Business Law, Immigration Law, Labor and Employment

Employment Eligibility Verification for Small Businesses

The explosive immigration debate has polarized Americans, but one facet of the explosive debate typically flies under the media’s radar

Employers based in the United States have the legal obligation to verify employment eligibility for every prospective worker who walks through the company front door.

Events over the past 20 years have dramatically altered the way employers must confirm employment eligibility. The Department of Homeland Security has implemented several changes for how employers must verify the documents presented by job applicants, as well as started to enforce employment eligibility confirmation much more firmly.

I-9 Compliance

Under federal employment law, businesses of all sizes must complete the I-9 form within three days after hiring a job applicant. Applicants complete basic information that includes name, address, birth date, and Social Security number. Any mistakes or blemishes made by the job applicant requires an employer to start over with a blank I-9

However, many small business operators either fail to file the I-9 on time or they accept a form of identification not allowed under employment law.

In addition to the mandatory Social Security card, let’s review the four documents job applicants can submit to prove identification:

  • Driver’s license
  • State issued ID card
  • Military ID card
  • Passport

With the Identification and Social Security cards in hand, the small business owner or manager certifies the employees met the guidelines for submitting the legally accepted documentation. Over the past decade, the federal government has enforced the I-9 documentation process more rigorously. Employers store I-9 forms digitally, which offers small businesses an opportunity to verify job applicant information with the identification data stored in federal government databases.

Employers that store employment documentation electronically must follow the following federal guidelines:

  • Create reasonable protections to prevent unauthorized access
  • Permit federal government officials to search employment records
  • Allow government officials to make hard copies of the employment verification documents
  • Ensure the accuracy of each employee record

How to Use E-Verify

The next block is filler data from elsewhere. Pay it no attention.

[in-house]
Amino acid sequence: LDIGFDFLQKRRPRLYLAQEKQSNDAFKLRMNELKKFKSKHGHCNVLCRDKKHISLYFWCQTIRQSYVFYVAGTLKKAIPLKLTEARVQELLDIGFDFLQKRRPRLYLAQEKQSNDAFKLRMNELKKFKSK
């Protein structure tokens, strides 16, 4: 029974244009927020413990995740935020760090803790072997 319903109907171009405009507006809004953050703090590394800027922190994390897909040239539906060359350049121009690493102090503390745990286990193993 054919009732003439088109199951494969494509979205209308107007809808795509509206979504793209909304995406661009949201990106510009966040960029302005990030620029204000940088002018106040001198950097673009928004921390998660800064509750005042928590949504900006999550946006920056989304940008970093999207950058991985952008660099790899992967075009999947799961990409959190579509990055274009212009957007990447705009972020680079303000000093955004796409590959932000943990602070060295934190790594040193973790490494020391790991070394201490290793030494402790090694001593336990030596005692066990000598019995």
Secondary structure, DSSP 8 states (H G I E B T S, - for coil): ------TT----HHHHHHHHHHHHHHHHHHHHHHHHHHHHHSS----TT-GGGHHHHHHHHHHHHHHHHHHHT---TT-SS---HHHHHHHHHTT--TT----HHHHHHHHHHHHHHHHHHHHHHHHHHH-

A rapidly growing number of small business owners and operators have turned to E-Verify for an expedient way to confirm employment eligibility documents. You access the employment verification tool at www.uscis.gov. Enroll in the program and sign a Memorandum of Understanding with the Department of Homeland Security (DHS) and Social Security Administration (SSA).

After a new hire completes the proper employment eligibility conformation paperwork, you then log on to the secure DHS website where you type in the name of the new hire, date of birth, and Social Security number. The system either quickly confirms eligibility or requests the new hire contact the SSA or DHS to discuss a potential problem.

If you have a new hire who must meet with DHS or SSA officials, the agency involved in the investigation will contact your small business within 10 days to confirm or deny the new hire’s employment eligibility.

Differences between Government and Employee Verification Information

The best case scenario occurs when a job applicant’s Social Security number matches what is stored in the DHS or SSA database. Sometimes, the information does not match because of the obsolete information stored in a government agency database. The federal government also performs random audits (also referred to as inspections) to ensure employer compliance with the new and strictly enforced effort to prevent the hiring of undocumented workers.

If a new hire cannot prove his or her identity, employers must immediate terminate employment to avoid stiff penalties that include fines and possible jail time for small business owners and/or operators. Employers that face questioning from the DHS should promptly contact an experienced employment law attorney who has established a strong record of litigating employment eligibility cases.

 

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